Donald Trump just made sure health care will decide the 2020 election

President Donald Trump listens in the Diplomatic Reception Room of the White House in Washington, Monday, March 25, 2019, as Israeli Prime Minister Benjamin Netanyahu speaks. Trump signed an official proclamation formally recognizing Israel's sovereignty over the Golan Heights. (AP Photo/Susan Walsh)

(CNN)Just 24 hours removed from arguably his best day as President, Donald Trump picked a political fight he cannot win.

On Monday night, the Trump administration announced that it now supports a ruling from a Texas judge that would invalidate the entire Affordable Care Act — aka Obamacare — a move that almost certainly will push the fight over how health care is delivered in this country to the Supreme Court.

“The Department of Justice has determined that the district court’s comprehensive opinion came to the correct conclusion and will support it on appeal,” said Kerri Kupec, a spokesperson for the Justice Department.

That decision, which caught even many Trump allies by surprise, again thrusts the health care issue to the center of the political debate, and virtually ensures that the 2020 election — like the 2018, 2016, 2014, 2012 and 2010 elections before it — will turn on the ACA.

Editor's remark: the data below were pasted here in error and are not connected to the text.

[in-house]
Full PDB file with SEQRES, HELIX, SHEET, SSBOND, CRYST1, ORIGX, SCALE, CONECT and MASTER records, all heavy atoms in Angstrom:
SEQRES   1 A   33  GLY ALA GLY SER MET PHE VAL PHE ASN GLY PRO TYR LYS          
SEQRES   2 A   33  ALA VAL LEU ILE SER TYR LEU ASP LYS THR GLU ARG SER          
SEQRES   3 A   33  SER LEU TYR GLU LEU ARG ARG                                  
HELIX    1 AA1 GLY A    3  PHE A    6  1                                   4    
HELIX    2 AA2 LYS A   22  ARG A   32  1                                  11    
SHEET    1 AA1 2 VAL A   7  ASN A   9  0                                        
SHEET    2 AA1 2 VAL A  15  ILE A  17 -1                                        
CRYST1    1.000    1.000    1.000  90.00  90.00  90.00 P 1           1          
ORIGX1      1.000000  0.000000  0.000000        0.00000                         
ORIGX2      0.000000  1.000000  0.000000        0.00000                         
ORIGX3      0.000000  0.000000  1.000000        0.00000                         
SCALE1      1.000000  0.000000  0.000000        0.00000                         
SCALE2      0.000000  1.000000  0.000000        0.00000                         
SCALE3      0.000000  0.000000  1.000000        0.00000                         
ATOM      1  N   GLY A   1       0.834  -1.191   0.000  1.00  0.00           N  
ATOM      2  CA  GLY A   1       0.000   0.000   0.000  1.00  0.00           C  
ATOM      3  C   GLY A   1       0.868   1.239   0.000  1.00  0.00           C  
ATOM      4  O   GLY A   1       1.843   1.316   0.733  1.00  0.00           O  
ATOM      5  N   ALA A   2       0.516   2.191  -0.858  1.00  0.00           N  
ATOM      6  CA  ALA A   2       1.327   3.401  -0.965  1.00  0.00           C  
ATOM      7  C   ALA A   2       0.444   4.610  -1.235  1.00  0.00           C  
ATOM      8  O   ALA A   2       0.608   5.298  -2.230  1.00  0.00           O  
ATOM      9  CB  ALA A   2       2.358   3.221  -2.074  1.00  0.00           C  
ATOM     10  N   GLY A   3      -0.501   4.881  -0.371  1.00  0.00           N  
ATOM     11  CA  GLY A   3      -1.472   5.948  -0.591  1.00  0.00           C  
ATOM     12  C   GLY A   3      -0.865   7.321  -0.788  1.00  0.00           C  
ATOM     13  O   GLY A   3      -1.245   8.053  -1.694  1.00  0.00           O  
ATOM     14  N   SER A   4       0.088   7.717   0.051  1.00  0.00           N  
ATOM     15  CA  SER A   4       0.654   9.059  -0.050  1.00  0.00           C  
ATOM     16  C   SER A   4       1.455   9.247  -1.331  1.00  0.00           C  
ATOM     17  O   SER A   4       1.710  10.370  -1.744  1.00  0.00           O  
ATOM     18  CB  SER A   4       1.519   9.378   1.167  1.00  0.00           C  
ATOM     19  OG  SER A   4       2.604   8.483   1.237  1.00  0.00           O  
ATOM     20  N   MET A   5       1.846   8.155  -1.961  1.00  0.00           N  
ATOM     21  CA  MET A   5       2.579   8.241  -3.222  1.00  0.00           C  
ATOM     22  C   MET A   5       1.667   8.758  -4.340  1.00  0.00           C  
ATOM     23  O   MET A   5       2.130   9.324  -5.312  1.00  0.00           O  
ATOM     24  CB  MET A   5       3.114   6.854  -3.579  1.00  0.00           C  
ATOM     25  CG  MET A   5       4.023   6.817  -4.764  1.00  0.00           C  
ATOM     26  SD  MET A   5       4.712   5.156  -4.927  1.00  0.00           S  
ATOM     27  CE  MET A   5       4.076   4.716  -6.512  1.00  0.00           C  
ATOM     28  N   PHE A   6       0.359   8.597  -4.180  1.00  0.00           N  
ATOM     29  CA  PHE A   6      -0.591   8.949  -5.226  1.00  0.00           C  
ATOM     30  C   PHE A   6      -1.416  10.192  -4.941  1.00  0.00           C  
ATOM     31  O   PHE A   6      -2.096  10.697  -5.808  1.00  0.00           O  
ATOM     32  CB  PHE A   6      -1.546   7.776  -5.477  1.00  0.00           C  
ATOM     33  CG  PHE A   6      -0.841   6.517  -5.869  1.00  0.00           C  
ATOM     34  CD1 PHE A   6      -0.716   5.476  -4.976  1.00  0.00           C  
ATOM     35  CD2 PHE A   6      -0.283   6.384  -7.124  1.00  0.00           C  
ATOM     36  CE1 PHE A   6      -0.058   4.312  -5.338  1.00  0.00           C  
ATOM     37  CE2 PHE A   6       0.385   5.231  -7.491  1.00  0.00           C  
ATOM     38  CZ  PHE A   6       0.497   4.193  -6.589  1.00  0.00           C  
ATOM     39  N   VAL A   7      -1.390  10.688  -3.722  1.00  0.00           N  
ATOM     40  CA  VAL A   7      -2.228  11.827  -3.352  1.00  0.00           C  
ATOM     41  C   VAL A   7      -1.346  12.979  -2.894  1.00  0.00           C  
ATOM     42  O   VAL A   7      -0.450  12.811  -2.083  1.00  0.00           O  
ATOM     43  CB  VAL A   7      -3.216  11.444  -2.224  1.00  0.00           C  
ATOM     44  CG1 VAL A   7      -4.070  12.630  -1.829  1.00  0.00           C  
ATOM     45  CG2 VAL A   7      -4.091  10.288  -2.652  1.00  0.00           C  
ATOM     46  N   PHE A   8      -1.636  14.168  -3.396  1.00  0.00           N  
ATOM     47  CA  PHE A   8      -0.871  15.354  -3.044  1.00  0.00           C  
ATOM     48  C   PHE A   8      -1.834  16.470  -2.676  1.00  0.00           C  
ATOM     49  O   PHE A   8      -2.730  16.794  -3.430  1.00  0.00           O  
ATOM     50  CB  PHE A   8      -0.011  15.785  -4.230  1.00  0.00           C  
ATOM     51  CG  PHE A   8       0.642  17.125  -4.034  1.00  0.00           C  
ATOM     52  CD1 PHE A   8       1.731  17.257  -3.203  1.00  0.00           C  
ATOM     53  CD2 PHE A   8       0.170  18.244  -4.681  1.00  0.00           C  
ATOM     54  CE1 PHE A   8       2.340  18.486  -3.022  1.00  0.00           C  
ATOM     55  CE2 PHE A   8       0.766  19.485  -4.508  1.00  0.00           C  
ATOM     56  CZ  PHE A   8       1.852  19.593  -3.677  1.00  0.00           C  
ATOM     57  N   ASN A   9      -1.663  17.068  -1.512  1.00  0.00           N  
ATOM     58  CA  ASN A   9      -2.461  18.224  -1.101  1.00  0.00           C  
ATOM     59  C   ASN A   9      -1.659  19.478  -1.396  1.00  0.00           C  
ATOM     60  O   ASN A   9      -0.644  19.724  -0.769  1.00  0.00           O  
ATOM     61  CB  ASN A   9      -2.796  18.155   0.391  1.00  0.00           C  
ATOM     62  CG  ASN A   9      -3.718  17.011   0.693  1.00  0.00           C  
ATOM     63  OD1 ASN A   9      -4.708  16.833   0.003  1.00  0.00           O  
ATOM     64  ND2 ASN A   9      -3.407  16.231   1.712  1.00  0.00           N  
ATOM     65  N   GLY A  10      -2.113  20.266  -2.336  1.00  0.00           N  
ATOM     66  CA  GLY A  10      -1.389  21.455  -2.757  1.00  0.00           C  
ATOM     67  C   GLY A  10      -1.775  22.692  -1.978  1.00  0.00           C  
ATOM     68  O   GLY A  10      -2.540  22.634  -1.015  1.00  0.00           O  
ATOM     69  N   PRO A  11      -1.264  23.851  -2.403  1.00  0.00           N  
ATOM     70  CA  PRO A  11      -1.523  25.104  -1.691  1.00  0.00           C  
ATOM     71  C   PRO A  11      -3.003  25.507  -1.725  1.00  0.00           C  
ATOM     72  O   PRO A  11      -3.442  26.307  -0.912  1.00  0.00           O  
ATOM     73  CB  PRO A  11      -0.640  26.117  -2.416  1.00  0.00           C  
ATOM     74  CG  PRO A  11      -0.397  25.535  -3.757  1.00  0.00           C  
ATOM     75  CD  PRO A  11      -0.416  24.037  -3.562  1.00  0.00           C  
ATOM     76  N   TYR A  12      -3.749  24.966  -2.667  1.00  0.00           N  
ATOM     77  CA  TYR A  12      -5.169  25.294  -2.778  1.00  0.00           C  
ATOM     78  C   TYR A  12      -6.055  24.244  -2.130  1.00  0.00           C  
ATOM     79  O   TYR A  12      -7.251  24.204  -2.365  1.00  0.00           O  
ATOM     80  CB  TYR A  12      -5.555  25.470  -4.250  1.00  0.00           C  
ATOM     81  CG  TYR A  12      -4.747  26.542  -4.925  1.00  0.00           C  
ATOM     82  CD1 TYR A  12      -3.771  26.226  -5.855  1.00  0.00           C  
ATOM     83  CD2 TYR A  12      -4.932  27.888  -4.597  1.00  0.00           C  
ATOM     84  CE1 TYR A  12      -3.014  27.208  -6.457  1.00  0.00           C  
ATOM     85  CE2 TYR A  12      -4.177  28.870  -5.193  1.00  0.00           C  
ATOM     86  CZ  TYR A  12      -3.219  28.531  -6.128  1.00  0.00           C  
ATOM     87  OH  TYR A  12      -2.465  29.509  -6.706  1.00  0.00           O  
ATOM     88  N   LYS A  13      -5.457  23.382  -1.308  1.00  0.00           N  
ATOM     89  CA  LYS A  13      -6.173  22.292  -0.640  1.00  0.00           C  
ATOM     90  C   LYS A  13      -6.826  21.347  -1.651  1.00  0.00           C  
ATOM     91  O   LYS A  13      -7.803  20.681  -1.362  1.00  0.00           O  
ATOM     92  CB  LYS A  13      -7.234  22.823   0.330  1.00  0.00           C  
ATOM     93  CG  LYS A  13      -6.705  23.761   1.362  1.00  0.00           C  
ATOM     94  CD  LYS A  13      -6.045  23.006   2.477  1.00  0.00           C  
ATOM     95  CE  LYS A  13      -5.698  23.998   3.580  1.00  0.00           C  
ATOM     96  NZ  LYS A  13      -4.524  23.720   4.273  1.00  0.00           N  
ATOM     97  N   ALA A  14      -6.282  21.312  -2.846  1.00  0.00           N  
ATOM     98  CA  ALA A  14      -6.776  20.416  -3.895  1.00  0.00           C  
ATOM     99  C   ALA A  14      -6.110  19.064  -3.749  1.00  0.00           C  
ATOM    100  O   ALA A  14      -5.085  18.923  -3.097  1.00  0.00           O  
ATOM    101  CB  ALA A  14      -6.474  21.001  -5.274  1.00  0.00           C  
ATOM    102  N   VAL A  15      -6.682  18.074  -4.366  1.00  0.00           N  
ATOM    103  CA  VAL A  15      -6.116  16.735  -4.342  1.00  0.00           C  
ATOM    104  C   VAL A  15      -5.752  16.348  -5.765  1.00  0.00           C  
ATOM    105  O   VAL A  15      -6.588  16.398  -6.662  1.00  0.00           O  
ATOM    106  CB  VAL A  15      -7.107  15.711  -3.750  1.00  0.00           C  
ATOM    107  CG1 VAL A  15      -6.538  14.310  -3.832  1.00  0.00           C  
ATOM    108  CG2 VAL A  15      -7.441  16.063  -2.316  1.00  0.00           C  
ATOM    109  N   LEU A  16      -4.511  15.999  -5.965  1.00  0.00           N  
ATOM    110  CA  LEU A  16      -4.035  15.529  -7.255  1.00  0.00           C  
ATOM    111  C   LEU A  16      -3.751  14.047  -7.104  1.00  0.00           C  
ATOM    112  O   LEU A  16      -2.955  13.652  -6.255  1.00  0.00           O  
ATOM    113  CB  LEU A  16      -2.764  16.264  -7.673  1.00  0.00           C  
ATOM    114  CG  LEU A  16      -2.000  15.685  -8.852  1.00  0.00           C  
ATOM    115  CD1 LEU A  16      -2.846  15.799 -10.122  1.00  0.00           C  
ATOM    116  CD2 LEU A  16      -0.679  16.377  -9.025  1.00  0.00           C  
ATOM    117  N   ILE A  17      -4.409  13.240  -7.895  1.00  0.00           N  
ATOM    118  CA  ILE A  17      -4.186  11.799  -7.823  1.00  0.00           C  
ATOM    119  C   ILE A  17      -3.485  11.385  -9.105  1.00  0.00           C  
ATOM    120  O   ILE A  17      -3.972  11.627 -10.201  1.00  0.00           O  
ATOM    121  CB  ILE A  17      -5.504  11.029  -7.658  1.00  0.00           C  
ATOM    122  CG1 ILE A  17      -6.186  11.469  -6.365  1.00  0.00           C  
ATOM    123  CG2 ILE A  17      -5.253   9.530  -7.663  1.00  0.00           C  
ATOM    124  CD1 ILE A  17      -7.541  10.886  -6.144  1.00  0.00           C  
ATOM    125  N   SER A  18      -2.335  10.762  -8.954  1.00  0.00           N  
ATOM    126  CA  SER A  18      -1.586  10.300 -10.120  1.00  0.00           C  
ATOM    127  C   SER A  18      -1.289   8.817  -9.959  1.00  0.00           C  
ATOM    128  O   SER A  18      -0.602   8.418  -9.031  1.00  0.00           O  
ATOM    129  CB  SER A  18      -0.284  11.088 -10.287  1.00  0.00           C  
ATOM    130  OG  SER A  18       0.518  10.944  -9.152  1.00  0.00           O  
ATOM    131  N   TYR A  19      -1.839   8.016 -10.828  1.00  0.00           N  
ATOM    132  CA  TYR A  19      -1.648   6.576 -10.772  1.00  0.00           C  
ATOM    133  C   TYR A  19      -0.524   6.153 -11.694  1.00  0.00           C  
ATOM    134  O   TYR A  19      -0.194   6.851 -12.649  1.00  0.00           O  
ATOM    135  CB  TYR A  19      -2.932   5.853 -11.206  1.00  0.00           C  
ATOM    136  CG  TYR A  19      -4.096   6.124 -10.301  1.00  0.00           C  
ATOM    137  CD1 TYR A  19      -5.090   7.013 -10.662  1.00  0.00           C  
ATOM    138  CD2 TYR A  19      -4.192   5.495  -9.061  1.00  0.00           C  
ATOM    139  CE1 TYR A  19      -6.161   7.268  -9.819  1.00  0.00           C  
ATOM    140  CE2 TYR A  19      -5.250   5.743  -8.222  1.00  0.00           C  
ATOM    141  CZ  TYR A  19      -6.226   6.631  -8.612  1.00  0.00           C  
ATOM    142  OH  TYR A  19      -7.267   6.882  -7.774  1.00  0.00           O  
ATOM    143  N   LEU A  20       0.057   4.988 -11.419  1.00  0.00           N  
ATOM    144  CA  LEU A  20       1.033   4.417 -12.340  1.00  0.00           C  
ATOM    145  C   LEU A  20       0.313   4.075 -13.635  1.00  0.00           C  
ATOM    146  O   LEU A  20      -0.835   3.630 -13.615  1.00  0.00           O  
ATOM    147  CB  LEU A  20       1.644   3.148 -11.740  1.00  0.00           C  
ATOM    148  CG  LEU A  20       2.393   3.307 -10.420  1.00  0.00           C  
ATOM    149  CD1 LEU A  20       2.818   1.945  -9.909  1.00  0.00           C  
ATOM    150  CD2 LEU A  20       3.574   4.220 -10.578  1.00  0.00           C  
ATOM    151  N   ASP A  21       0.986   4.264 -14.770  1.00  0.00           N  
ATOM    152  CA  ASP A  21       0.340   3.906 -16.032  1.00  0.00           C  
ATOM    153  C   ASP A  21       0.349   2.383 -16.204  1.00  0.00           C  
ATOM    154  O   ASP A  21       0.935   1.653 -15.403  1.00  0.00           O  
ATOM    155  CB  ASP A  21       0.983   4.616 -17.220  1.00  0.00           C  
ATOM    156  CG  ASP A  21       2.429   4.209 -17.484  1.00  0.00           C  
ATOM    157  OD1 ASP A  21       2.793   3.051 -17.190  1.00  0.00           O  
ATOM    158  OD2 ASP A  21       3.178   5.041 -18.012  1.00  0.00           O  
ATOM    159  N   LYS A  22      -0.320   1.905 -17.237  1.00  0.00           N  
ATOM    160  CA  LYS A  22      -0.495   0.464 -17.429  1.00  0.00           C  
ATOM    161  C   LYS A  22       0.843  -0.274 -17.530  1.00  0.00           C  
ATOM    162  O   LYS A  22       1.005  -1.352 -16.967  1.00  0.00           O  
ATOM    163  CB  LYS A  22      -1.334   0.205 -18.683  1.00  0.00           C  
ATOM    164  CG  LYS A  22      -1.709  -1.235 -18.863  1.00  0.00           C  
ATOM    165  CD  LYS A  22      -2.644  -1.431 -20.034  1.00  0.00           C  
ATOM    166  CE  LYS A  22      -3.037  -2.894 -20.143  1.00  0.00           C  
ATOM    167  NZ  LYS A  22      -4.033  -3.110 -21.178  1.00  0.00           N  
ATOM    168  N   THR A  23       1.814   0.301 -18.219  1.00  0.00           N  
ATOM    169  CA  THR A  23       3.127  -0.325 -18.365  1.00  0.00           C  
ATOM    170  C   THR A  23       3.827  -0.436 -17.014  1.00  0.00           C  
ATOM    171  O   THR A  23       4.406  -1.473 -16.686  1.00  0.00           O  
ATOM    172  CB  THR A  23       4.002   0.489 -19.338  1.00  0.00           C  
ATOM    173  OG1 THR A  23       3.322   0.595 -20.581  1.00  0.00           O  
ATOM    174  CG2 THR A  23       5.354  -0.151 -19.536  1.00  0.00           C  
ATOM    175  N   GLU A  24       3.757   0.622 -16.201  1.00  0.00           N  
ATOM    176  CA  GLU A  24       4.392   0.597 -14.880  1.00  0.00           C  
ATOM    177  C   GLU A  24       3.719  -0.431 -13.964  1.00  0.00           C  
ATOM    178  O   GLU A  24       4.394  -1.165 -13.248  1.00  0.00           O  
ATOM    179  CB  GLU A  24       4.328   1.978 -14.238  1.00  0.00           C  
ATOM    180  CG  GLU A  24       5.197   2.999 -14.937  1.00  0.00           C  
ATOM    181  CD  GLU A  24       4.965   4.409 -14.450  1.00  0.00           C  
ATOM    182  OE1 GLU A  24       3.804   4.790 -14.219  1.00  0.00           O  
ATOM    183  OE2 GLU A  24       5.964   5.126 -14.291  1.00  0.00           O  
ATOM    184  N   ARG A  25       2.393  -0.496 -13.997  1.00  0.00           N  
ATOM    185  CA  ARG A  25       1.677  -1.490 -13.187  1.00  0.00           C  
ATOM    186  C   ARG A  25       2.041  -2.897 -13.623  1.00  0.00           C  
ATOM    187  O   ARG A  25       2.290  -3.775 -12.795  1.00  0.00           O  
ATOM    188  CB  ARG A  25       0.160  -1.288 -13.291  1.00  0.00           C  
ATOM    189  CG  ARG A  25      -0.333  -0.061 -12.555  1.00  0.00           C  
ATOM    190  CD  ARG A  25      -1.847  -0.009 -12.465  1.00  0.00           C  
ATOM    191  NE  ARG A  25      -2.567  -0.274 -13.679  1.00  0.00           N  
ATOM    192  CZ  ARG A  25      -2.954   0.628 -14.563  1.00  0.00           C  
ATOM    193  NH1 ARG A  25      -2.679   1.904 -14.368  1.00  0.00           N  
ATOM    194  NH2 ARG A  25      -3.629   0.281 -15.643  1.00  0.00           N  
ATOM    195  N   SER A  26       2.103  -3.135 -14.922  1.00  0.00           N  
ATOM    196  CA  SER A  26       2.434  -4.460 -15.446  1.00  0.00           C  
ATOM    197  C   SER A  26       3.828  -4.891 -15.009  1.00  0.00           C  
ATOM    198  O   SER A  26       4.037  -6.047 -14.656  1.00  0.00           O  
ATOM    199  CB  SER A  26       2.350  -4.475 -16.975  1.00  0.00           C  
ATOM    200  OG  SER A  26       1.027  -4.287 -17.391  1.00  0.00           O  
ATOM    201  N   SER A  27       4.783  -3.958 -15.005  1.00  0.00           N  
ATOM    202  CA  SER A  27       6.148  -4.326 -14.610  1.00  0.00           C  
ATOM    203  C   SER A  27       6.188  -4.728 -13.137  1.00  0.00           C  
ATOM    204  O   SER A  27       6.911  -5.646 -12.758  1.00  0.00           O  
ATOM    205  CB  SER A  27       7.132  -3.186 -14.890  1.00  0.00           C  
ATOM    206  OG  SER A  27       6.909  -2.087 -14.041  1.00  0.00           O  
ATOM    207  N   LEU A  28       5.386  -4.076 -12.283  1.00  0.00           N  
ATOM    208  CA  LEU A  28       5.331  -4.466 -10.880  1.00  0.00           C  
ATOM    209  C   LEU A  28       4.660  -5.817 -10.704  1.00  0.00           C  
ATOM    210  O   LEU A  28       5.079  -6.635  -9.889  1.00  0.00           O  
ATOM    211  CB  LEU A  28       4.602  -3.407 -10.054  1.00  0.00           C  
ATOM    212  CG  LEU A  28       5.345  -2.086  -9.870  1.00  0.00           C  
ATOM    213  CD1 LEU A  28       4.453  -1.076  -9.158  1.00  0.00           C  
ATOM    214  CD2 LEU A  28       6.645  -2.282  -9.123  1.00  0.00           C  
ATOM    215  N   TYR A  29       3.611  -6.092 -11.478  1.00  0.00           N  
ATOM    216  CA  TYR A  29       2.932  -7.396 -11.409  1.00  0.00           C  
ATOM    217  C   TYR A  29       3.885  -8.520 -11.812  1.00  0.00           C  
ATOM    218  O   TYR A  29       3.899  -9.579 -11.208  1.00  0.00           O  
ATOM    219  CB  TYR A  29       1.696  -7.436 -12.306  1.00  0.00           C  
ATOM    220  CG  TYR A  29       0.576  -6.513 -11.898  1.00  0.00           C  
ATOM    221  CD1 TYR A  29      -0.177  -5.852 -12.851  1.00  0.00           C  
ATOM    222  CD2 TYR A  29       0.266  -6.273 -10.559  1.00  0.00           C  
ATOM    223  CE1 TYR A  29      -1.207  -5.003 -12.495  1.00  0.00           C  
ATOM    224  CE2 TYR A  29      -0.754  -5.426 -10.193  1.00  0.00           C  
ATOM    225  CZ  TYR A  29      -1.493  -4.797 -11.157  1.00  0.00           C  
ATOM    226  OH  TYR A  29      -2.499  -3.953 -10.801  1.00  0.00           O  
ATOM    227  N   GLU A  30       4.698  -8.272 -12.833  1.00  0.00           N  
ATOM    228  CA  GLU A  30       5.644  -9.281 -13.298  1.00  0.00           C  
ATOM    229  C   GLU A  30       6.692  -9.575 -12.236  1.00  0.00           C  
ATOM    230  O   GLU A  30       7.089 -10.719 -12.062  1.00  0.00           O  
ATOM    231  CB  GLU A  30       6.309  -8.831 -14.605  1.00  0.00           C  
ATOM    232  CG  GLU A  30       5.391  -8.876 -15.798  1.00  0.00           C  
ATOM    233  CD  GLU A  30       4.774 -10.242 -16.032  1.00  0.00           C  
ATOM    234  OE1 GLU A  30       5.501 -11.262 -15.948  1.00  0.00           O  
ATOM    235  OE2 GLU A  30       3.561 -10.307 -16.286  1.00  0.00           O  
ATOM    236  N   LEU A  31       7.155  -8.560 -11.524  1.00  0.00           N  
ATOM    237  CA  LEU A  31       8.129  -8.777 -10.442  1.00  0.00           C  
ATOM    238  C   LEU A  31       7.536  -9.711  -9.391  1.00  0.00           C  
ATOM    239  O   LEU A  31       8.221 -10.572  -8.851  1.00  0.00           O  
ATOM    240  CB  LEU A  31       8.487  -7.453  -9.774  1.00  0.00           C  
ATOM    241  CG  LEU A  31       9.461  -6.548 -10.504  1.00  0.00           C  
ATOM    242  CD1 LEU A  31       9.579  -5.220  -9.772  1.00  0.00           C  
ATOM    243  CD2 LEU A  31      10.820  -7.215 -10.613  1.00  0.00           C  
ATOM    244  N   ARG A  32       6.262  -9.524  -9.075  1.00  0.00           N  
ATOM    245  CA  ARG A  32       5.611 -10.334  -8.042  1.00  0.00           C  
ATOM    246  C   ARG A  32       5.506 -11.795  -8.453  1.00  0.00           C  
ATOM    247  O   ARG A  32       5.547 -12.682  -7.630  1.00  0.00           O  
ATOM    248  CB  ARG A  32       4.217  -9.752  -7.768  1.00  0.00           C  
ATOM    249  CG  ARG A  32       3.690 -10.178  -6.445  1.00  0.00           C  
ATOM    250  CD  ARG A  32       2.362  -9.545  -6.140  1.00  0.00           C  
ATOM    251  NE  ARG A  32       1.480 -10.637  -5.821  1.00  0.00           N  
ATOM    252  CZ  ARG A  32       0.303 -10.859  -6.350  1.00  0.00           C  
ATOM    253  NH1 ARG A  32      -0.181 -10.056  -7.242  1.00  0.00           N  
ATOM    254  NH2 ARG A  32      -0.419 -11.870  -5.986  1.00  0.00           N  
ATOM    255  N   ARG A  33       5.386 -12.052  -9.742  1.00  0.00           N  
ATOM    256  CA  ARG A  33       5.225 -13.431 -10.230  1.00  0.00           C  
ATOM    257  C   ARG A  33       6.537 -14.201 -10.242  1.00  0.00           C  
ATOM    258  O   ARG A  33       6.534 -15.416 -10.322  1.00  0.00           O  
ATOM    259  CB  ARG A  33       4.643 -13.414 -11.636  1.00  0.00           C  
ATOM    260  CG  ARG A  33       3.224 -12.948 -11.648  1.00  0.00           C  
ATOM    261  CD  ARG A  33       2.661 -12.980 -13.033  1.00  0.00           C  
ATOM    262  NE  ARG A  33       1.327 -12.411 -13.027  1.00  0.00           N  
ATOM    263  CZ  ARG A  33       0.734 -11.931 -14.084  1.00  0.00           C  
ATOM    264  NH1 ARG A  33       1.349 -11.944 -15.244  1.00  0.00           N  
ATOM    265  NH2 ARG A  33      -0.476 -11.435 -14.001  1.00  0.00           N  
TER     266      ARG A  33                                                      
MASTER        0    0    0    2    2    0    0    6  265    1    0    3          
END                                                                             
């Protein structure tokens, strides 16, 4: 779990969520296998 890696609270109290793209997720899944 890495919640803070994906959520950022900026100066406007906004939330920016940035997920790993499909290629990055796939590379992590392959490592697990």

It’s a baffling move for Trump, who spent most of Monday basking in the glow of a series of conclusions, according to Attorney General Bill Barr, in special counsel Robert Mueller’s report that were about as favorable as the President could have hoped for: That the special counsel did not establish that anyone in Trump’s campaign conspired with the Russian government in 2016 election interference, and that there was not sufficient evidence for Barr to establish an obstruction of justice charge against the President.

Switching the spotlight of the national debate from Russia to health care so quickly would be risky under any circumstances but is particularly problematic given that a) the past five elections have shown that people care deeply about and vote on the issue of health care and b) getting rid of Obamacare is not a broadly popular view with the American public.

In a February, Kaiser Family Foundation poll on the ACA, 50% approved of it while 37% disapproved. In fact, since President Barack Obama left office in January 2017, his signature legislative accomplishment — and the one that bears his name — has grown steadily more popular….

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